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    ABSTRACT: We have previously shown that fibroblast expression of α11β1 integrin stimulates A549 carcinoma cell growth in a xenograft tumor model. To understand the molecular mechanisms whereby a collagen receptor on fibroblast can regulate tumor growth we have used a 3D heterospheroid system composed of A549 tumor cells and fibroblasts without (α11+/+) or with a deletion (α11-/-) in integrin α11 gene. Our data show that α11-/-/A549 spheroids are larger than α11+/+/A549 spheroids, and that A549 cell number, cell migration and cell invasion in a collagen I gel are decreased in α11-/-/A549 spheroids. Gene expression profiling of differentially expressed genes in fibroblast/A549 spheroids identified CXCL5 as one molecule down-regulated in A549 cells in the absence of α11 on the fibroblasts. Blocking CXCL5 function with the CXCR2 inhibitor SB225002 reduced cell proliferation and cell migration of A549 cells within spheroids, demonstrating that the fibroblast integrin α11β1 in a 3D heterospheroid context affects carcinoma cell growth and invasion by stimulating autocrine secretion of CXCL5. We furthermore suggest that fibroblast α11β1 in fibroblast/A549 spheroids regulates interstitial fluid pressure by compacting the collagen matrix, in turn implying a role for stromal collagen receptors in regulating tensional hemostasis in tumors. In summary, blocking stromal α11β1 integrin function might thus be a stroma-targeted therapeutic strategy to increase the efficacy of chemotherapy.
    PLoS ONE 07/2014; 9(7):e103173. DOI:10.1371/journal.pone.0103173 · 3.53 Impact Factor
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    ABSTRACT: Mechanical loading of tendon cells results in an upregulation of mechanotransduction signaling pathways, cell-matrix adhesion and collagen synthesis, but whether unloading removes these responses is unclear. We investigated the response to tension release, with regard to matrix proteins, pro-inflammatory mediators and tendon phenotypic specific molecules, in an in vitro model where tendon-like tissue was engineered from human tendon cells. Tissue sampling was performed 1, 2, 4 and 6 days after surgical de-tensioning of the tendon construct. When tensile stimulus was removed, integrin type collagen receptors showed a contrasting response with a clear drop in integrin subunit α11 mRNA and protein expression, and an increase in α2 integrin mRNA and protein levels. Further, specific markers for tendon cell differentiation declined and normal tendon architecture was disturbed, whereas pro-inflammatory molecules were upregulated. Stimulation with the cytokine TGF-β1 had distinct effects on some tendon-related genes in both tensioned and de-tensioned tissue. These findings indicate an important role of mechanical loading for cellular and matrix responses in tendon, including that loss of tension leads to a decrease in phenotypical markers for tendon, while expression of pro-inflammatory mediators is induced.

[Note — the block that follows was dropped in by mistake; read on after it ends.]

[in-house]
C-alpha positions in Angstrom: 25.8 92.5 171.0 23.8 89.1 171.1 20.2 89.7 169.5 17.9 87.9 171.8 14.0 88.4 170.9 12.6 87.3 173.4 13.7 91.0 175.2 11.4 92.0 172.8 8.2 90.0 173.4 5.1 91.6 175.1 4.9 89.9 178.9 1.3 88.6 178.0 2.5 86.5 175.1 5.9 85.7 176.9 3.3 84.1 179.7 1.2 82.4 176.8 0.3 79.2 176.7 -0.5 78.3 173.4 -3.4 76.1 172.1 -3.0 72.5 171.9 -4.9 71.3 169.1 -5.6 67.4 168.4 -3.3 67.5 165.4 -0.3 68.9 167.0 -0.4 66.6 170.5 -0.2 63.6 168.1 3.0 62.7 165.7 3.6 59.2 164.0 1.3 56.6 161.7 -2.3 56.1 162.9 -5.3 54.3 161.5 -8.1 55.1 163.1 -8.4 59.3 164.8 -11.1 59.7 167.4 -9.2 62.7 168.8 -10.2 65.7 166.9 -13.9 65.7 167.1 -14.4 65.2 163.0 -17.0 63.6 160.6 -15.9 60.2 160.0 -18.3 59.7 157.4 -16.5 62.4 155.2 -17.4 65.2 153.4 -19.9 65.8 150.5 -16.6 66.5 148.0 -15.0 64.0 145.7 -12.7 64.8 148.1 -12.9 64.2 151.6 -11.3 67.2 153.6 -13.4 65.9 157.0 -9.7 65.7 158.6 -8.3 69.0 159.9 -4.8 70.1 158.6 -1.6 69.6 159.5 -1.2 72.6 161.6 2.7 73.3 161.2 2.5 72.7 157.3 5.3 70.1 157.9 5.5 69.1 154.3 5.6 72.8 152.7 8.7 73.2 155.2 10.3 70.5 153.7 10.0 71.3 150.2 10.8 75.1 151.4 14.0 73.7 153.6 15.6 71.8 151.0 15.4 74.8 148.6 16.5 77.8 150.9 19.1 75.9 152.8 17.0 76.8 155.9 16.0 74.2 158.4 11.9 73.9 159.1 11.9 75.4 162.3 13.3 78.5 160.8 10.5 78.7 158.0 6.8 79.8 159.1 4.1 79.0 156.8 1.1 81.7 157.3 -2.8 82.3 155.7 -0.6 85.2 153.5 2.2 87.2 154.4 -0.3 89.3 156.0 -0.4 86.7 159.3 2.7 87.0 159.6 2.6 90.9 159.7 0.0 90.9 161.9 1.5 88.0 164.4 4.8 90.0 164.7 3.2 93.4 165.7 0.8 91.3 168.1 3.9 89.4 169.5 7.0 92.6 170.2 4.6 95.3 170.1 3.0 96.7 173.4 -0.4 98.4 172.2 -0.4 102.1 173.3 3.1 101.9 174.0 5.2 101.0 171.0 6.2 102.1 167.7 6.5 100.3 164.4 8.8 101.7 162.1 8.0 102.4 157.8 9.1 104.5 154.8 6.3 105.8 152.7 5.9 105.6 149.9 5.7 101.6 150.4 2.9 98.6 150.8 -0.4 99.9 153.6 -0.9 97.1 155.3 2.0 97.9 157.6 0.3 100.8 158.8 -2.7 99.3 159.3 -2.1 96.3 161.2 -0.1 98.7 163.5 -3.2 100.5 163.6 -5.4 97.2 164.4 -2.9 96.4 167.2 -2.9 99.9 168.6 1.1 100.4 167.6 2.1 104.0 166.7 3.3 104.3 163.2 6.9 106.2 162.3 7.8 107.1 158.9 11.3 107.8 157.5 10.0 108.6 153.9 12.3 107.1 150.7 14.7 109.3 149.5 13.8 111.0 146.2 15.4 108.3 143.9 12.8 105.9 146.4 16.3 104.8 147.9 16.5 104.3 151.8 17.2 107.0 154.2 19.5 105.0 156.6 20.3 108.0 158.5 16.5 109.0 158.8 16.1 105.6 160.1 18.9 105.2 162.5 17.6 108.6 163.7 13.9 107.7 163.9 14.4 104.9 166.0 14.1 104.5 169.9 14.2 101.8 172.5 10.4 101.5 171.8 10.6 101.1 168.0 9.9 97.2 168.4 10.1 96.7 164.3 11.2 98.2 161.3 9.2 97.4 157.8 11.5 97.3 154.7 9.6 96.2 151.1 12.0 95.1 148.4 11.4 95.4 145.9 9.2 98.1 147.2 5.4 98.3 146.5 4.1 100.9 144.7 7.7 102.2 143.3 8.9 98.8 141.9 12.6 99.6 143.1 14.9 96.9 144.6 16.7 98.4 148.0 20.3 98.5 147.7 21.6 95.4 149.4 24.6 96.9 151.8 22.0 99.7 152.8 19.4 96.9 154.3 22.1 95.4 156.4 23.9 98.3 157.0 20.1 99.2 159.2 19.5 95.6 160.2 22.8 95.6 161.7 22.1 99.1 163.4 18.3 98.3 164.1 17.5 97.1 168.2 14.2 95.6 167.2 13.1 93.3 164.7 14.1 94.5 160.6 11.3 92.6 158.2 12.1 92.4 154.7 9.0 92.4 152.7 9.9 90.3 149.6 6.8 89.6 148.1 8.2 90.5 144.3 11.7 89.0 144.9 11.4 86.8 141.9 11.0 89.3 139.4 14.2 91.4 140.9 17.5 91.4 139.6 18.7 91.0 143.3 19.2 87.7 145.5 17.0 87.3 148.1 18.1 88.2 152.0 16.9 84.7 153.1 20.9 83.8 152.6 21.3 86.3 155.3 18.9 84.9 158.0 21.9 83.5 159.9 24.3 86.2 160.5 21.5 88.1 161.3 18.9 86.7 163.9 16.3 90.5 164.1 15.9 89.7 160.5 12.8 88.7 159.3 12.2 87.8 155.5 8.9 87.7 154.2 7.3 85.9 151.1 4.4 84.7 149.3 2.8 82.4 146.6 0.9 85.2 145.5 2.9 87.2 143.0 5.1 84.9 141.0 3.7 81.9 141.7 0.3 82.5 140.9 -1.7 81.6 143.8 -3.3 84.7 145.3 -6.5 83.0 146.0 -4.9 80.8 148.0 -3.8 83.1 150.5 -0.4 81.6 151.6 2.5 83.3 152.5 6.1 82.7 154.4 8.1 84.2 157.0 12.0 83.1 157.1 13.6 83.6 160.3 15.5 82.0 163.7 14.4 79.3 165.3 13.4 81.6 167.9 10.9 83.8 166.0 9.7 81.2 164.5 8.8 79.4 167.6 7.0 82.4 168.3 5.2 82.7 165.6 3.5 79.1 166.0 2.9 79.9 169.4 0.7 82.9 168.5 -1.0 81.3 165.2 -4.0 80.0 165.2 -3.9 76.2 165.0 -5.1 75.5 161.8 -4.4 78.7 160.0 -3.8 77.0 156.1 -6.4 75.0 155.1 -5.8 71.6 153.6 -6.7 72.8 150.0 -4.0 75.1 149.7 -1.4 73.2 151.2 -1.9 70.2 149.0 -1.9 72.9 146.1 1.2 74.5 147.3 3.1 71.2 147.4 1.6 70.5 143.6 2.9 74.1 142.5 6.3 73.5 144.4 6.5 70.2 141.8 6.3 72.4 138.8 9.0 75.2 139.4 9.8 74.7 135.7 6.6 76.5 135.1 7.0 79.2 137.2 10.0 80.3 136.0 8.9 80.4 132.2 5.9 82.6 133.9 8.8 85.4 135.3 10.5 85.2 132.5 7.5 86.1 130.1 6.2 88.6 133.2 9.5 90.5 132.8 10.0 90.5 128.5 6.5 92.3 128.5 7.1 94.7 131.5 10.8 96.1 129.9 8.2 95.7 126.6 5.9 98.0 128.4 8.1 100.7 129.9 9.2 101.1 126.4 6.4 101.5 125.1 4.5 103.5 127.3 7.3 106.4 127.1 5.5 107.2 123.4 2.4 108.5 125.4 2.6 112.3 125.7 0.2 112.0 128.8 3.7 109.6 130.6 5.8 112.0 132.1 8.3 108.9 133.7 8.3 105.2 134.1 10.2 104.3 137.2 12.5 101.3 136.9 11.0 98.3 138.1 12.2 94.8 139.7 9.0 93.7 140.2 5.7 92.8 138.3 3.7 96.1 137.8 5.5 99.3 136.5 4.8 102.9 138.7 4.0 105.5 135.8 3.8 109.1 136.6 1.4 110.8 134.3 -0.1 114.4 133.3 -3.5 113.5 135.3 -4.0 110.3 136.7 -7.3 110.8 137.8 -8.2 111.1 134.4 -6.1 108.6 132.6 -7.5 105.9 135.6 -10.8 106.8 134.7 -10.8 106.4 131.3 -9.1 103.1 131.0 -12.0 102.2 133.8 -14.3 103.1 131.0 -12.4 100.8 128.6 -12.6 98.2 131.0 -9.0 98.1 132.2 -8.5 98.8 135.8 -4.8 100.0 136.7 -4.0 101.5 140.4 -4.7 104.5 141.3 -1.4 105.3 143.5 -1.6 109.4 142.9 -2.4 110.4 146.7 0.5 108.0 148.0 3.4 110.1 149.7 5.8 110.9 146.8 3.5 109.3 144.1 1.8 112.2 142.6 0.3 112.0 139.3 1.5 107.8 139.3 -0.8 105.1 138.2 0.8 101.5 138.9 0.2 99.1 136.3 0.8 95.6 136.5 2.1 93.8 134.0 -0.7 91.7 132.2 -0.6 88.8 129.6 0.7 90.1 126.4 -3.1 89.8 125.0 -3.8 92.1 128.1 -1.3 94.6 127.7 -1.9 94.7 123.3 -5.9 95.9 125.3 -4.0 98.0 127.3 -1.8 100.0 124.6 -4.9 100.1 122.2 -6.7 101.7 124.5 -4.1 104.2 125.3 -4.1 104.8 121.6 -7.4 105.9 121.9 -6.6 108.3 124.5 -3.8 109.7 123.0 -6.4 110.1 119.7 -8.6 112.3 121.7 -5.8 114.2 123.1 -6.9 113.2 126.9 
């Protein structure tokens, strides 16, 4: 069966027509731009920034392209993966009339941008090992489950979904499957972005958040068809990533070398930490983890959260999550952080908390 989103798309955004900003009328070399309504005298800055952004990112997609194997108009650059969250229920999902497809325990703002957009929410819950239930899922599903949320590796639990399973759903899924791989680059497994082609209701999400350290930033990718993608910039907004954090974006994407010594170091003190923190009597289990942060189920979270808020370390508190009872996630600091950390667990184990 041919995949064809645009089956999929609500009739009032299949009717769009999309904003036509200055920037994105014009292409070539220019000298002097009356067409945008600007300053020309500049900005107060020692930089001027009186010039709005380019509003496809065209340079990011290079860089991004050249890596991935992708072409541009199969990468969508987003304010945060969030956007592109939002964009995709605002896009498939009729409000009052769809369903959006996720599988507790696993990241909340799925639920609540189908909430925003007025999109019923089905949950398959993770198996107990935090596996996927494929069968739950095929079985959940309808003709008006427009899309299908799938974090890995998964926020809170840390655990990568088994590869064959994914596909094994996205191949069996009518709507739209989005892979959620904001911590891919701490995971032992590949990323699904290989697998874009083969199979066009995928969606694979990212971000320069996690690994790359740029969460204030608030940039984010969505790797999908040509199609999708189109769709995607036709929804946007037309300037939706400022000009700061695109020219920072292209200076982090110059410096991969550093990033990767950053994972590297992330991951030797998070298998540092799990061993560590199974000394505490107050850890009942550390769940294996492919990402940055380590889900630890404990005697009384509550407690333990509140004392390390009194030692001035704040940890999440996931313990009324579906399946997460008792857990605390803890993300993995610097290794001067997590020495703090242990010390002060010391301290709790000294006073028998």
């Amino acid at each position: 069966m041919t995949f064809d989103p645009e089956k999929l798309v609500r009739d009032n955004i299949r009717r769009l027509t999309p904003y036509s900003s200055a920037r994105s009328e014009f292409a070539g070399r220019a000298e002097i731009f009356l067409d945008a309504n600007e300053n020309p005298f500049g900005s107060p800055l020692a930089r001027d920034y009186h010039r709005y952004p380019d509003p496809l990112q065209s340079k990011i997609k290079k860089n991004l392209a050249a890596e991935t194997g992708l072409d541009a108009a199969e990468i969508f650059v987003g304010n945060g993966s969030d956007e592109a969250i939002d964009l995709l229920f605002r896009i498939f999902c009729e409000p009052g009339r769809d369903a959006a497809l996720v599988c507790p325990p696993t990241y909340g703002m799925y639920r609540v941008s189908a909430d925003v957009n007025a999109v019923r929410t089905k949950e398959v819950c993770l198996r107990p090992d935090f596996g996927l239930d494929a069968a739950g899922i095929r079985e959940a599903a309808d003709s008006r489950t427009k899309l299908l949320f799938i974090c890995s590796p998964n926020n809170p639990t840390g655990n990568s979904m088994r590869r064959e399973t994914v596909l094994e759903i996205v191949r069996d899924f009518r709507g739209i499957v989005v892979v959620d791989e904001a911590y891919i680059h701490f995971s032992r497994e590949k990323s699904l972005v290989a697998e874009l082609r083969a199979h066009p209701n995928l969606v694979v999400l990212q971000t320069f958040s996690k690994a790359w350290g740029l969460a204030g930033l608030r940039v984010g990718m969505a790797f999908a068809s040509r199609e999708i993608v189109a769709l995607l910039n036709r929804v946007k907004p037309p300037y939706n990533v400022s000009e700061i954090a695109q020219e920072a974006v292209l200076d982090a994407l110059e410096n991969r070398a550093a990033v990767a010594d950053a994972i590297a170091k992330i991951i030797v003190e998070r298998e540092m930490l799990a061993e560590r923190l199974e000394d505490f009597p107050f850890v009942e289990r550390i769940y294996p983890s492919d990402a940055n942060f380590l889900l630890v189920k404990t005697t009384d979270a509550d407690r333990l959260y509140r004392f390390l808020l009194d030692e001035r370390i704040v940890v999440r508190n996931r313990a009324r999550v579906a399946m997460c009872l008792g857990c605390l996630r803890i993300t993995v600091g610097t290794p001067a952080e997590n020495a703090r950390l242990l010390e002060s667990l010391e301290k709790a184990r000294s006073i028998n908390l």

PLoS ONE 01/2014; 9(1):e86078. DOI:10.1371/journal.pone.0086078 · 3.53 Impact Factor
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    ABSTRACT: Collagen XXII, a FACIT (fibril associated collagen with interrupted triple helices) collagen, is expressed at the myotendinous junction and the articular surface of joint cartilage. Cellular receptors like collagen binding integrins are known to bind collagens with distinct binding motifs following the sequence GXOGER. Here, we present the sequences GLQGER and GFKGER as novel binding motifs between collagen XXII and collagen binding integrins, especially α2β1 integrin. Solid phase assays and surface plasmon resonance spectroscopy revealed a direct interaction between α2β1 integrin and the motif GFKGER. In addition, immunohistochemical analysis demonstrated partial co-localization of collagen XXII, α2β1 integrin and α11β1 integrin at the myotendinous junction. Furthermore, computational modeling of the motifs GLQGER and GFKGER showed perfect fitting of the sequences into the binding pocket of collagen binding integrins. Taken together, we could demonstrate that collagen XXII interacts with collagen binding integrins via the new motifs GLQGER and GFKGER.